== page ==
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Pros: They're as fast as SATA III SSDs costing $200 less, as long as you avoid using Intel's AHCI/RAID drivers and SSD Toolkit. The many review houses that gushed about the performance and software features of the new Intel 520 shortly after it was released also stated that the Intel SSD Toolkit and "solid" Intel driver support were valuable advantages that smaller SSD companies couldn't provide, and that's why they cost more. Because I needed 400GB+, I went with two of these (just had to order them separately from Newegg), thinking that I could RAID them just as the review houses said that they had easily done. I knew that TRIM isn't currently available on a RAID array, but the other problems I've experienced were unreported by the well known review houses.
Cons: The following was experienced on an Asus Rampage IV Extreme mobo with the latest BIOS and posted Intel RST driver and SSD Toolkit. I first tried to do a Win7x64 install on just one Intel 520 SSD. After loading Intel RST AHCI drivers, the Intel SSD Toolkit grayed out and few features were available. Googled around and turns out that others were experiencing the same problem, even with SSDs of other makes. I then attempted to set up Win7x64 RAID0 on both 520s, and the RST driver would not even load. Turns out that this particular problem—again it's on the Asus R4E—is a nightmare as documented on OC sites such as HardForum (who needs video games when you have the tortuous workarounds discussed on the HardForum thread to play with—funny how the review houses never report such problems). Because newegg doesn't allow returns, the only hope is that Intel's upcoming RST 11.5 drivers (they're months away) will finally resolve the problems.
Other Thoughts: After reading several Intel 520 SSD reviews, including for RAID0, I was not expecting the problems noted above. It was only after actually experiencing specific problems, and then googling around to find a resolution that I found that others were also experiencing extreme difficulty with Intel's SSD drivers on an R4E— even with other SSDs. You would think that Intel's drivers would work for their own products, but forget the review houses and go read the problem forums. Bottom line is that until Intel gets their RST drivers and SSD Toolkit stable—the $150-$200 premium that the Intel 520 SSD costs over similarly performing SSDs such as the Corsair Force GT (they're really is no discernible performance advantage) is unjustified (that's why only 2 eggs). Also, RAID configurations for SATA III SSDs will continue to be uncertain. Even with the release of Intel RST 11.5, which is suppose to finally provide support TRIM in RAID, the above problems may still not be resolved.READ FULL REVIEW
This review is from: ZALMAN CNPS12X 120 mm Long Life Bearing High Performance Triple Fan CPU Cooler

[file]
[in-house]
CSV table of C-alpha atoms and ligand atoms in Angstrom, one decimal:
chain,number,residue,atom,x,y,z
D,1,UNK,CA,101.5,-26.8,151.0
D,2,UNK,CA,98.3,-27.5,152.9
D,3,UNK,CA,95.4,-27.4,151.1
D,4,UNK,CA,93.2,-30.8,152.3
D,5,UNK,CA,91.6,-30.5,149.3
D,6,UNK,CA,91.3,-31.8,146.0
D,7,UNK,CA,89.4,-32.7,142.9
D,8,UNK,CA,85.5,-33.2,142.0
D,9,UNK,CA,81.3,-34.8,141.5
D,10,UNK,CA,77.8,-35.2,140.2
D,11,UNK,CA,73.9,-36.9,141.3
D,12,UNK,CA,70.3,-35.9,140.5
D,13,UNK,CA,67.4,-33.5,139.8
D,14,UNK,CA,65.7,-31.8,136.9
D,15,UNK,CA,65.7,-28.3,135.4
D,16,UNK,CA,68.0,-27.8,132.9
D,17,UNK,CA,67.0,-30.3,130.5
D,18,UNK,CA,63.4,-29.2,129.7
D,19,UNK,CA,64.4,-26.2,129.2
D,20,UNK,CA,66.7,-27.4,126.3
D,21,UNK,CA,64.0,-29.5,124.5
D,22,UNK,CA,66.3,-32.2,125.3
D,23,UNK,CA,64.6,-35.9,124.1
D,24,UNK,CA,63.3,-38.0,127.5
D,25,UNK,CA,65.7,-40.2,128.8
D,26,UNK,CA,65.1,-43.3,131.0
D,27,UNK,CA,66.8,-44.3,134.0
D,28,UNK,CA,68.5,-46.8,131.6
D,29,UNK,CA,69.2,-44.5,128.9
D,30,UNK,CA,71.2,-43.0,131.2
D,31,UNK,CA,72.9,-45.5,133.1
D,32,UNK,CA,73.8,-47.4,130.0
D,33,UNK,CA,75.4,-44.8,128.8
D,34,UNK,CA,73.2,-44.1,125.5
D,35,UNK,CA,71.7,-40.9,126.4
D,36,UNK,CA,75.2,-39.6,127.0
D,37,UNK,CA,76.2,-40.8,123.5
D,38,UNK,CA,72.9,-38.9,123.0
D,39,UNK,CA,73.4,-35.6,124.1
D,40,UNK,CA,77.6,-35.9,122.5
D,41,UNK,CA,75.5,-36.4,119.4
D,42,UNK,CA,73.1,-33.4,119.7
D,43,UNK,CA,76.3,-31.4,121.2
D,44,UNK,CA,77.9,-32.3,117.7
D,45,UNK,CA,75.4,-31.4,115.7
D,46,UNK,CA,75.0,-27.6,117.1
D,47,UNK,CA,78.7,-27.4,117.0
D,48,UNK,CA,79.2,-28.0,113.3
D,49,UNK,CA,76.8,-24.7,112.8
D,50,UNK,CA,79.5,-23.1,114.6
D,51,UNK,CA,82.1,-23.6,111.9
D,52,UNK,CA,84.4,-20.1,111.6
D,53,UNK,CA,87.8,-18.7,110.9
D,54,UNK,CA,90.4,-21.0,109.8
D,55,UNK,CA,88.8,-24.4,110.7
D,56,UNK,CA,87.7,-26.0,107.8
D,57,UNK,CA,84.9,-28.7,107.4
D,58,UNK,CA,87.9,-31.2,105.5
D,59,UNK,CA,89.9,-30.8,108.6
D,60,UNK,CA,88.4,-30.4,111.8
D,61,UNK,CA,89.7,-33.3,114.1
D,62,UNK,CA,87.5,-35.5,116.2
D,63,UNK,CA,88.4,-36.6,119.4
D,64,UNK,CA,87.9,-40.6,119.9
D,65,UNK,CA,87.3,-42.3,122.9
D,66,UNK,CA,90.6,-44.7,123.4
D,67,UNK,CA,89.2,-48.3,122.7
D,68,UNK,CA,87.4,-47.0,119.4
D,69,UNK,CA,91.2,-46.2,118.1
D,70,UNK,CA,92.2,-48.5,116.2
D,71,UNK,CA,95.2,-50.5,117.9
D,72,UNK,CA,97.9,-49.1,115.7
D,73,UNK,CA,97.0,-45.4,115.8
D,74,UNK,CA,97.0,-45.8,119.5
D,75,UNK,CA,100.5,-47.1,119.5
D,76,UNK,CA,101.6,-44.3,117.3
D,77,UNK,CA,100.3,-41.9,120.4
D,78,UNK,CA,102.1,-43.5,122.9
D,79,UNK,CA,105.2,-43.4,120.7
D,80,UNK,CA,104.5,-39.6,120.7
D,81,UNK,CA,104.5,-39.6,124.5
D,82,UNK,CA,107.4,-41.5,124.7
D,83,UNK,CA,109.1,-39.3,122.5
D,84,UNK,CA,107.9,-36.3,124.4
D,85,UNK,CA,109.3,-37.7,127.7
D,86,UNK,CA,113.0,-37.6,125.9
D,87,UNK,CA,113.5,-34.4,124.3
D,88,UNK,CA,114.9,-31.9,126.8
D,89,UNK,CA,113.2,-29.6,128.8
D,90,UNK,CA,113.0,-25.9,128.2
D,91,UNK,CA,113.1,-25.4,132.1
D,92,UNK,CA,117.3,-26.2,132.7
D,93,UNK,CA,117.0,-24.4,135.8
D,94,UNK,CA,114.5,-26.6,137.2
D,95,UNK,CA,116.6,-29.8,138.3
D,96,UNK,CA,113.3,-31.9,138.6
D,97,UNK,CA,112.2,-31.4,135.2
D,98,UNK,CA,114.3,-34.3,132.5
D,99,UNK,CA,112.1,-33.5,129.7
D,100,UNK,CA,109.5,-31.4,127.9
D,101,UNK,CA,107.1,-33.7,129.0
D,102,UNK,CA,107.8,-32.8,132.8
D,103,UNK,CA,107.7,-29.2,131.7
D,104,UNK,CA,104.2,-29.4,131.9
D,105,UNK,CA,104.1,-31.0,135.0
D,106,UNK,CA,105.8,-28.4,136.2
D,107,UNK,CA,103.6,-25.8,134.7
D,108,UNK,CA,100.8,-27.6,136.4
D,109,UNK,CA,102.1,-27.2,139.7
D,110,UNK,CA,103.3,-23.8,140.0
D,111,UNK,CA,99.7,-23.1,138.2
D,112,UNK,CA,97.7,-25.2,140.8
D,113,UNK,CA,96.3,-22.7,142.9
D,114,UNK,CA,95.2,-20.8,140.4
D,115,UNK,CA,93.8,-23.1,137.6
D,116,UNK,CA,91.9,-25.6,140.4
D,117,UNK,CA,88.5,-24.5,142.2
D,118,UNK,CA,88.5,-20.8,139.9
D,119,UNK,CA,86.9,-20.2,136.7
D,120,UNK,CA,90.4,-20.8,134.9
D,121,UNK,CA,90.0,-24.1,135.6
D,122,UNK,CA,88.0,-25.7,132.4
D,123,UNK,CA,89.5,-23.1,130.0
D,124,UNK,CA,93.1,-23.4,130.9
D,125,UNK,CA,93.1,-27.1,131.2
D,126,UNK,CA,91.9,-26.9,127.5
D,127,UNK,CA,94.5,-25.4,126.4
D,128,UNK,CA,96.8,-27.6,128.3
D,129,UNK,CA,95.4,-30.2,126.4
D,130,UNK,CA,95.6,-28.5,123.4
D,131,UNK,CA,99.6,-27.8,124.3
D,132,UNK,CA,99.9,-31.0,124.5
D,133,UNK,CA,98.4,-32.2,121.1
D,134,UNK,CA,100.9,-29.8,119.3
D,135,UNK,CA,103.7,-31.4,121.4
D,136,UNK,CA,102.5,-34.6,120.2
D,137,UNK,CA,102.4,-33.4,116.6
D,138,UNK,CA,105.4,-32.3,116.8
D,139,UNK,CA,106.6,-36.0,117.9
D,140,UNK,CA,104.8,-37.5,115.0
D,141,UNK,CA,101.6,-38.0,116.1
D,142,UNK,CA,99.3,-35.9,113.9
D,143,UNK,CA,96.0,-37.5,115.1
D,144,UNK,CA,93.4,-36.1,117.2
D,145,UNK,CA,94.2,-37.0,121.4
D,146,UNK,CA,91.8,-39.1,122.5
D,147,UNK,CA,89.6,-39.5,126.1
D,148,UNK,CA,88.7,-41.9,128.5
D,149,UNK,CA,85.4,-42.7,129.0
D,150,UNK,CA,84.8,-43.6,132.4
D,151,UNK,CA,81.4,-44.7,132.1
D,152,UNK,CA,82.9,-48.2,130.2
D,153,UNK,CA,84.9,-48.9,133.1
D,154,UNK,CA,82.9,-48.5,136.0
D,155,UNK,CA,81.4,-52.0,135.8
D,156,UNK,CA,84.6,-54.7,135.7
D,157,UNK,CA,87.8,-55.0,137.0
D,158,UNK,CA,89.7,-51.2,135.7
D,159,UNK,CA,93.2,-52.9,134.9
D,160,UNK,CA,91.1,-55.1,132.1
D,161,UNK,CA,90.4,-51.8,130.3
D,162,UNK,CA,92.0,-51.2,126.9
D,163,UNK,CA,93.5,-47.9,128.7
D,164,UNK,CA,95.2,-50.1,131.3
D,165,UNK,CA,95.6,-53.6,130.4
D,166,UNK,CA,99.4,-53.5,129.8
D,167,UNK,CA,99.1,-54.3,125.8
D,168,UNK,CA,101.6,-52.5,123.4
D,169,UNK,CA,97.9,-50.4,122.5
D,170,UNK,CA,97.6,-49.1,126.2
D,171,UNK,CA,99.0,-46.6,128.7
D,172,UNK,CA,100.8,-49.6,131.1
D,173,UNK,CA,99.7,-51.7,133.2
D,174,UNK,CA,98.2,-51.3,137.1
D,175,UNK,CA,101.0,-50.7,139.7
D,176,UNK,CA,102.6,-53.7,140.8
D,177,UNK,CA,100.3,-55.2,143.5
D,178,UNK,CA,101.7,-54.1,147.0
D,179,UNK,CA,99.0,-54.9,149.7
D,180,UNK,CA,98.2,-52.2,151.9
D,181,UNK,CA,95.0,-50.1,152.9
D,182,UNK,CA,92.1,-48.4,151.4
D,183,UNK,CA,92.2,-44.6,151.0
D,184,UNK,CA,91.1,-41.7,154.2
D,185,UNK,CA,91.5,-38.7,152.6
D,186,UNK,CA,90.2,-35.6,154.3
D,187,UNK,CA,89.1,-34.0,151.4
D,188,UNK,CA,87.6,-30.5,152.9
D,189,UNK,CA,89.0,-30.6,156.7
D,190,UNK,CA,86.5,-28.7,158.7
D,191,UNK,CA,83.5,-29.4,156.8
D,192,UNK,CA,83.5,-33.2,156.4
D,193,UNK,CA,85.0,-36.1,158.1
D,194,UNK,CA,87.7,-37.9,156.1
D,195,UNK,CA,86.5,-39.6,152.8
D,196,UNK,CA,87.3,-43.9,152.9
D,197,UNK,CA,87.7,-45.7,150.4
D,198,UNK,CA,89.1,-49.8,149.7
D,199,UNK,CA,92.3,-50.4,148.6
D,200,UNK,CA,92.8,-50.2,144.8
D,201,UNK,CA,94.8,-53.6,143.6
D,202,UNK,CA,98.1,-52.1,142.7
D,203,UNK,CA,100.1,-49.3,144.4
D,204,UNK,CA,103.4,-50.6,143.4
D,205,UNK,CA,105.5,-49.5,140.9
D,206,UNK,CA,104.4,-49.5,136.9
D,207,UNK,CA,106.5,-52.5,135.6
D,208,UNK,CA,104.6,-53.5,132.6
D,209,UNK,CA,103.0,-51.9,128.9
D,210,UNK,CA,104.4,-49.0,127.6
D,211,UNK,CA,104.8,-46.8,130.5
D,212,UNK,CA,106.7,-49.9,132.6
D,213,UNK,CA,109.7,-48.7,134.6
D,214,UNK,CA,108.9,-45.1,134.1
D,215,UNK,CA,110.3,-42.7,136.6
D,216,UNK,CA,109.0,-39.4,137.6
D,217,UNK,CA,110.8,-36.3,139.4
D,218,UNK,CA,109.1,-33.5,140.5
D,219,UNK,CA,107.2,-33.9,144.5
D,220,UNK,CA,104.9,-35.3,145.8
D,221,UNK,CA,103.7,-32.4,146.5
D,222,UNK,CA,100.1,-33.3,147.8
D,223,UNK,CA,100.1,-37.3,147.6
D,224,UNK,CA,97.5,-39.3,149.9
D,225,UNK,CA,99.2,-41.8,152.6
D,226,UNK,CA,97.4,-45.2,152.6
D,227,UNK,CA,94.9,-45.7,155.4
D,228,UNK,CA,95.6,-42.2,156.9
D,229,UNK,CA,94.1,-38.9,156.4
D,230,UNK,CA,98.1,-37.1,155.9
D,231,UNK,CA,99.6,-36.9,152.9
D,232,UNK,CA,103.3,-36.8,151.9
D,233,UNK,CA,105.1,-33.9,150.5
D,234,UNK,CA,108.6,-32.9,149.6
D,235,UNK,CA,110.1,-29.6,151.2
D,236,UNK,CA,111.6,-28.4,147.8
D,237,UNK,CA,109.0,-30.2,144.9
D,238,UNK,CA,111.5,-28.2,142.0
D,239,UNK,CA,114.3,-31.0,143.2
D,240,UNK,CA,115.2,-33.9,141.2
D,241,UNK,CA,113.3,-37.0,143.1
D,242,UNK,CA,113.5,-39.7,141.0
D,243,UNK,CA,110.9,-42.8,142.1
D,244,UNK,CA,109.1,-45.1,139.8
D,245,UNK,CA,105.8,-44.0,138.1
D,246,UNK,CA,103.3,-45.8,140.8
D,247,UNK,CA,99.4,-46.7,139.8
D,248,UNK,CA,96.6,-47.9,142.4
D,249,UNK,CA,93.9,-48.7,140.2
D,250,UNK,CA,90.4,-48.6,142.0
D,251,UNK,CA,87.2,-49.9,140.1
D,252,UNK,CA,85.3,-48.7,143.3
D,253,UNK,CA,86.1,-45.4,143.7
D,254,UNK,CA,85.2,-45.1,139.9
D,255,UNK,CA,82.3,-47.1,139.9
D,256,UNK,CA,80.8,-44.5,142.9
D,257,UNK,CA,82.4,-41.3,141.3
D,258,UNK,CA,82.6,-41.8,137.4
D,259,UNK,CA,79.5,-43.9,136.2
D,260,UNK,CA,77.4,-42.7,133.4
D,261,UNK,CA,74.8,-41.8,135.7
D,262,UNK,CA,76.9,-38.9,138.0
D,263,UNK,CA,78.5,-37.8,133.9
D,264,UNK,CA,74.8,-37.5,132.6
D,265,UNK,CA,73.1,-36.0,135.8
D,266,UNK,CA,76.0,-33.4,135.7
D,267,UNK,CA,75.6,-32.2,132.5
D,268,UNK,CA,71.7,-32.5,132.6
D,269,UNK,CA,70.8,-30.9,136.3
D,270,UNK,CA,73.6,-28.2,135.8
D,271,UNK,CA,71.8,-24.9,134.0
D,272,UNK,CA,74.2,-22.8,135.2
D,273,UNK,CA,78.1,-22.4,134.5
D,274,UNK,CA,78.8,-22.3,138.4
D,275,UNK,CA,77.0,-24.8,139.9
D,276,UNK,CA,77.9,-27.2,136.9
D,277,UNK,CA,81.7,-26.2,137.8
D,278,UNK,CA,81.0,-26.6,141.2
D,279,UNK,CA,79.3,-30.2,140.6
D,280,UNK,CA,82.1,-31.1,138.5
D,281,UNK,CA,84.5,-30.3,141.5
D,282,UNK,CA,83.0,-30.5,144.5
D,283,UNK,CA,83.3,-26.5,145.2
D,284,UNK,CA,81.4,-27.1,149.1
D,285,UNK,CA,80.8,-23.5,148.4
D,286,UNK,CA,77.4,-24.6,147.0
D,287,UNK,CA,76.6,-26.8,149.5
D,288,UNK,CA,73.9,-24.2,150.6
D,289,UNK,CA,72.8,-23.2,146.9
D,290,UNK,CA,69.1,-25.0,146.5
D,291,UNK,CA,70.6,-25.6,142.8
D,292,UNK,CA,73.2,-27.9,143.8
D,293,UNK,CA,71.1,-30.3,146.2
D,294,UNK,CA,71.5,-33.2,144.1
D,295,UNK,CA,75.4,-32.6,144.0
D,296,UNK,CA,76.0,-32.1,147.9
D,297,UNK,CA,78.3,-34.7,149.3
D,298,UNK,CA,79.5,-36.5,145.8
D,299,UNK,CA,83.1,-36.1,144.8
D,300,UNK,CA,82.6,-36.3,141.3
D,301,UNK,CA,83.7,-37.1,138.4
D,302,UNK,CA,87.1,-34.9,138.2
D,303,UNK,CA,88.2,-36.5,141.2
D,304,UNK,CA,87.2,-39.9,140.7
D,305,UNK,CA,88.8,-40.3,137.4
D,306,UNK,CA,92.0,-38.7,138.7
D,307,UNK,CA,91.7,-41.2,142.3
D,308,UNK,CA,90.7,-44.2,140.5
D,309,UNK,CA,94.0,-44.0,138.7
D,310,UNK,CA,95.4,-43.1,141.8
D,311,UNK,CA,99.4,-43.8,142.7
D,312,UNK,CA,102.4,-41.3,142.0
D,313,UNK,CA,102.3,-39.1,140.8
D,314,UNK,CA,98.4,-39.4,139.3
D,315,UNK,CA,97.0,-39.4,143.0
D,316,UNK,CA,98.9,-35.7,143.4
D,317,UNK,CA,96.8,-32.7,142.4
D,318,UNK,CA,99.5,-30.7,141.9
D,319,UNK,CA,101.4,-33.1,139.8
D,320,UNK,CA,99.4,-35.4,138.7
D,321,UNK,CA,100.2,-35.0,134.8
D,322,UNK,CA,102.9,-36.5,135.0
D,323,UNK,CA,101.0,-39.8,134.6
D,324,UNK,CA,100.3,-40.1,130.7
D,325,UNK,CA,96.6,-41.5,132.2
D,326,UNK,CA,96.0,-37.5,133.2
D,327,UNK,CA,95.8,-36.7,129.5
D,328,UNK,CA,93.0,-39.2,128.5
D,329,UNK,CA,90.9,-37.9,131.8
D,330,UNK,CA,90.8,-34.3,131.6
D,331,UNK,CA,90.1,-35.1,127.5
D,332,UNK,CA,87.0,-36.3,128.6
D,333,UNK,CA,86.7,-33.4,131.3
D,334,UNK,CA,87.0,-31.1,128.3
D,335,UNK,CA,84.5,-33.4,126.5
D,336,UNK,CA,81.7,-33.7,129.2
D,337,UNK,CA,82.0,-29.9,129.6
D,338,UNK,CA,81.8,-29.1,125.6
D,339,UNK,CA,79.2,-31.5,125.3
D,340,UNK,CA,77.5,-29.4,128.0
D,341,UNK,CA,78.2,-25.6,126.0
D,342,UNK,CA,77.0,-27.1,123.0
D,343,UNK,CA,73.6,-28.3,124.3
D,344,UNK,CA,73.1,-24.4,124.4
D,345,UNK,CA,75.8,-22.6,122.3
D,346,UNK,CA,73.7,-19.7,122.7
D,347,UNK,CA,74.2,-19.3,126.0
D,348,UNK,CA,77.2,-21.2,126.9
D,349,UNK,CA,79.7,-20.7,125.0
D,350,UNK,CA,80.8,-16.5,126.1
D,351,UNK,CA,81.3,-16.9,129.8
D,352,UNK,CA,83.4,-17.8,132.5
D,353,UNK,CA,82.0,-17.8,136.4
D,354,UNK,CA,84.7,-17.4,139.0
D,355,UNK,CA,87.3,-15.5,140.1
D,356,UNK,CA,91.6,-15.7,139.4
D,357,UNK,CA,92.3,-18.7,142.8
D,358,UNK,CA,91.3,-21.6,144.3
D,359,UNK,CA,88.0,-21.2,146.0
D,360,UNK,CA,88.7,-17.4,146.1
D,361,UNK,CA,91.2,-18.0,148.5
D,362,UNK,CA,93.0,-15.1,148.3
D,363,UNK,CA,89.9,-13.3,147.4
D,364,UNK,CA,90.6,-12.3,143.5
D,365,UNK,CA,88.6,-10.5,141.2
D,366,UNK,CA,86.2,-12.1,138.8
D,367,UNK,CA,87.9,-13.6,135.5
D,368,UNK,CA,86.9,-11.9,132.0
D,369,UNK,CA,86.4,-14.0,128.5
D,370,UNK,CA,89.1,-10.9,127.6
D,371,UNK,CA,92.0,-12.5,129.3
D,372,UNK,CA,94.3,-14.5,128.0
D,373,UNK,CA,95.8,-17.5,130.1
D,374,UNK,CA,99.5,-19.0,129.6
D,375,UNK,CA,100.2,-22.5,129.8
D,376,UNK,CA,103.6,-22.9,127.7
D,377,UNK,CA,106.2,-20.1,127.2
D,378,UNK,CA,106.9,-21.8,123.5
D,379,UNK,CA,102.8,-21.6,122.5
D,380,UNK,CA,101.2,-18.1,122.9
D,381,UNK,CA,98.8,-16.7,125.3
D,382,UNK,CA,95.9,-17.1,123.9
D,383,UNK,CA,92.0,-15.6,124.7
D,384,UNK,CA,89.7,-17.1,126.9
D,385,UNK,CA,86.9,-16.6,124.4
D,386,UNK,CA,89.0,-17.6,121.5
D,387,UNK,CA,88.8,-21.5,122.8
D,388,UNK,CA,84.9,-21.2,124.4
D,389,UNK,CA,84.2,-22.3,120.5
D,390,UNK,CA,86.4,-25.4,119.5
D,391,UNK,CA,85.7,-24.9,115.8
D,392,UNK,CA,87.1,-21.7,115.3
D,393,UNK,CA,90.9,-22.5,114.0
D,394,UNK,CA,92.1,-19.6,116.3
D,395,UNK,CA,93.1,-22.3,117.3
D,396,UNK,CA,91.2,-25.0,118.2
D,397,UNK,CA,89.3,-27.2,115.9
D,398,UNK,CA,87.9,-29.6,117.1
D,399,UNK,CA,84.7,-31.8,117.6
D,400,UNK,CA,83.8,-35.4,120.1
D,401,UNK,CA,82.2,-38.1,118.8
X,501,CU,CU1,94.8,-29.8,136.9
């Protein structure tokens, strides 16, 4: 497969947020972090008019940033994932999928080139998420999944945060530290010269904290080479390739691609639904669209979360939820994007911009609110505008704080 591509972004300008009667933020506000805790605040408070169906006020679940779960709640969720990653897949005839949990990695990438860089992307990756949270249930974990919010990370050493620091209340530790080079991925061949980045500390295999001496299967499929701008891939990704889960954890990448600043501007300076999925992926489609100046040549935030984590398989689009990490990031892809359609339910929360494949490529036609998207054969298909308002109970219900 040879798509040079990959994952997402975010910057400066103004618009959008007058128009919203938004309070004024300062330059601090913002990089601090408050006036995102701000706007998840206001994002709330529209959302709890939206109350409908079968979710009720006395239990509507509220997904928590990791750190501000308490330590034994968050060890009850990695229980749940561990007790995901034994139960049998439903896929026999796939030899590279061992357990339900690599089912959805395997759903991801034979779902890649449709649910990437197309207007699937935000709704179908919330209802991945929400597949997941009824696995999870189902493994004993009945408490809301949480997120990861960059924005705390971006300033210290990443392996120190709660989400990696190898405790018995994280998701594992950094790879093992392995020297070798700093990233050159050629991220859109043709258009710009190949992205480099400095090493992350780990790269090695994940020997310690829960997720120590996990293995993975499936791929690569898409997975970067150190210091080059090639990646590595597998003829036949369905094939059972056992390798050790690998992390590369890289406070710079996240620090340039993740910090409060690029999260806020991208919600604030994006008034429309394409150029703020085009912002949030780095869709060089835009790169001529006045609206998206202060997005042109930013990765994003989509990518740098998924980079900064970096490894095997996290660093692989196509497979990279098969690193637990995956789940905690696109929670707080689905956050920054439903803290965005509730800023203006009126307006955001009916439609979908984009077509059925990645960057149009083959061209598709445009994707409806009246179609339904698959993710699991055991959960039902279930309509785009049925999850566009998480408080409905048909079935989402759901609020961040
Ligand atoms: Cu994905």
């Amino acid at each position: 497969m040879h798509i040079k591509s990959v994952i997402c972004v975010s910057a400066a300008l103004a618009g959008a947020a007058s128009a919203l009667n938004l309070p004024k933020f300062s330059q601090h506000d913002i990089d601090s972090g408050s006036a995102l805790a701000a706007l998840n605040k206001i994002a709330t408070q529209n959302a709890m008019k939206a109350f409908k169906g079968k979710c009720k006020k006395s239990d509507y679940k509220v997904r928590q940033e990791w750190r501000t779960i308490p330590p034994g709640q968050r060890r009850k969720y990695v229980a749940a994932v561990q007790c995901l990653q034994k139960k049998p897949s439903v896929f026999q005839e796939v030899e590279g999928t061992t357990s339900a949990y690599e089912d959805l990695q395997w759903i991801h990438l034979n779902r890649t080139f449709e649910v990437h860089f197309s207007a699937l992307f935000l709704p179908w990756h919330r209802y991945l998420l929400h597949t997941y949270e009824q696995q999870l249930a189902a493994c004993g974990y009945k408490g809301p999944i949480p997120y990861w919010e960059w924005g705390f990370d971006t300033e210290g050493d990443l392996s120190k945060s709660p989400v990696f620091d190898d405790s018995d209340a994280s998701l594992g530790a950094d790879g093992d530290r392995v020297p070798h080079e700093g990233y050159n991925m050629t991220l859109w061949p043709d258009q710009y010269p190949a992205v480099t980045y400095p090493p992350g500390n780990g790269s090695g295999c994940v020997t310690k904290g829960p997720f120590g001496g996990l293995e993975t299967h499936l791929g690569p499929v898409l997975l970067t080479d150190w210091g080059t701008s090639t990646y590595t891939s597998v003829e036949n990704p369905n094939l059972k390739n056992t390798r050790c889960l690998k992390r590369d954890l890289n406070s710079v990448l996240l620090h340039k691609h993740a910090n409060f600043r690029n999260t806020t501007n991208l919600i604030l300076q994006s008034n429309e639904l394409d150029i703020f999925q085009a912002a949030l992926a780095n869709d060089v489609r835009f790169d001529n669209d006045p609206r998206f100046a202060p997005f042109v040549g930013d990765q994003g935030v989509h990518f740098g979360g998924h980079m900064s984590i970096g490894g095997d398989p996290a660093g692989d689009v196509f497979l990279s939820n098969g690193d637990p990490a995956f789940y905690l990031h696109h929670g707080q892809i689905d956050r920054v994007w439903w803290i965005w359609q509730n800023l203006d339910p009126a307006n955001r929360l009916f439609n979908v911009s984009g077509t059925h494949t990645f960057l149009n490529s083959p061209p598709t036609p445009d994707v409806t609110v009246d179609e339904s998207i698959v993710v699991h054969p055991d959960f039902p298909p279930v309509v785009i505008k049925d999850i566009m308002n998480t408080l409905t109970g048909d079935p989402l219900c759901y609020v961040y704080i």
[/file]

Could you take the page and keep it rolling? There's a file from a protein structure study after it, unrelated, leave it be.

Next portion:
Pros: None-- unusable because of its seriously flawed design.
Cons: Tried on Asus Rampage IV. The CNPS12X is way too low to clear even low-profile RAM. What was Zalman thinking? All they had to do is raise it up a few mm's so it would've cleared the RAM (and it still would've fit in most cases). Bottom line: the Zalman CNPS12X will work with so few motherboards without touching the RAM, it shouldn't even be on the market.
Other Thoughts: Irritating to have to fork out $30 for return shipping and restocking. Tried a Corsair H100 earlier, only to have the pump go out after three days. You gotta love risking a $1,000 Sandy Bridge E processor and other equally expensive components on cheap coolers. There's just not that much available in the cooler market right now that's workable and reliable for LGA 2011.READ FULL REVIEW
This review is from: Mionix NAOS 5000 7 Buttons USB Laser 5040 dpi Mouse
Pros: Looks good, nice ergonomics, glides well on SteelSeries pads. Good performance...when it is not crashing my system.
Cons: Experienced random BSODs in Win7 x64, and after rebooting, Mionix mouse would not initialize (its lights were dead, no mouse movement). Tried unplugging, tried different USB ports, then mysteriously it would start working again. Contacted Mionix Tech Support, and did everything they suggested, including disabling support for legacy USB devices. I checked all USB ports and ran general diagnostics on my rig, with no indications of hardware problems. Nothing worked, so I requested a refund from Newegg.
Other Thoughts: My biggest surprise is how Newegg handled this. After giving up on Mionix Tech Support, I figured this mouse is just not going to work with my rig, so I requested a refund from Newegg. Newegg instead decided I should get a replacement. Tried the replacement, and--no surprise--same problem. I tried to again request a refund from Newegg, and, this time, "Not Eligible." So now the mouse is in the trash, and I'm out the cost of one expensive mouse, plus twice the shipping charges.READ FULL REVIEW